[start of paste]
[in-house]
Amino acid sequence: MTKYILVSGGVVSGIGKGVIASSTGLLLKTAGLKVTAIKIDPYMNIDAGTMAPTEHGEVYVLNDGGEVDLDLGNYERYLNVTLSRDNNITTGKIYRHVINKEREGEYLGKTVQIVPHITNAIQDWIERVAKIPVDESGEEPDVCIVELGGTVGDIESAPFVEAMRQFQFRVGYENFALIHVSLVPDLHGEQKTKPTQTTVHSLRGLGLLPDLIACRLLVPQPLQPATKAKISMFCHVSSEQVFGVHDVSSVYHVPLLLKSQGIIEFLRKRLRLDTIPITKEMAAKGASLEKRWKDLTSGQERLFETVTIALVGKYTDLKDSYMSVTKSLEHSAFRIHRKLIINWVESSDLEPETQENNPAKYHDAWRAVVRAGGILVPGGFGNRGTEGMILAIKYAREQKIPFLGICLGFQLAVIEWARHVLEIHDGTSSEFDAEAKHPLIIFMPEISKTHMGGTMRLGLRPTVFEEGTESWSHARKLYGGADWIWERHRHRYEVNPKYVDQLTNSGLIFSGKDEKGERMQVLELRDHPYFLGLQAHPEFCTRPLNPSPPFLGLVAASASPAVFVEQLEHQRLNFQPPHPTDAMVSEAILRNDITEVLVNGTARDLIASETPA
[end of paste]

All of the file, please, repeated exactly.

[in-house]
Amino acid sequence: MTKYILVSGGVVSGIGKGVIASSTGLLLKTAGLKVTAIKIDPYMNIDAGTMAPTEHGEVYVLNDGGEVDLDLGNYERYLNVTLSRDNNITTGKIYRHVINKEREGEYLGKTVQIVPHITNAIQDWIERVAKIPVDESGEEPDVCIVELGGTVGDIESAPFVEAMRQFQFRVGYENFALIHVSLVPDLHGEQKTKPTQTTVHSLRGLGLLPDLIACRLLVPQPLQPATKAKISMFCHVSSEQVFGVHDVSSVYHVPLLLKSQGIIEFLRKRLRLDTIPITKEMAAKGASLEKRWKDLTSGQERLFETVTIALVGKYTDLKDSYMSVTKSLEHSAFRIHRKLIINWVESSDLEPETQENNPAKYHDAWRAVVRAGGILVPGGFGNRGTEGMILAIKYAREQKIPFLGICLGFQLAVIEWARHVLEIHDGTSSEFDAEAKHPLIIFMPEISKTHMGGTMRLGLRPTVFEEGTESWSHARKLYGGADWIWERHRHRYEVNPKYVDQLTNSGLIFSGKDEKGERMQVLELRDHPYFLGLQAHPEFCTRPLNPSPPFLGLVAASASPAVFVEQLEHQRLNFQPPHPTDAMVSEAILRNDITEVLVNGTARDLIASETPA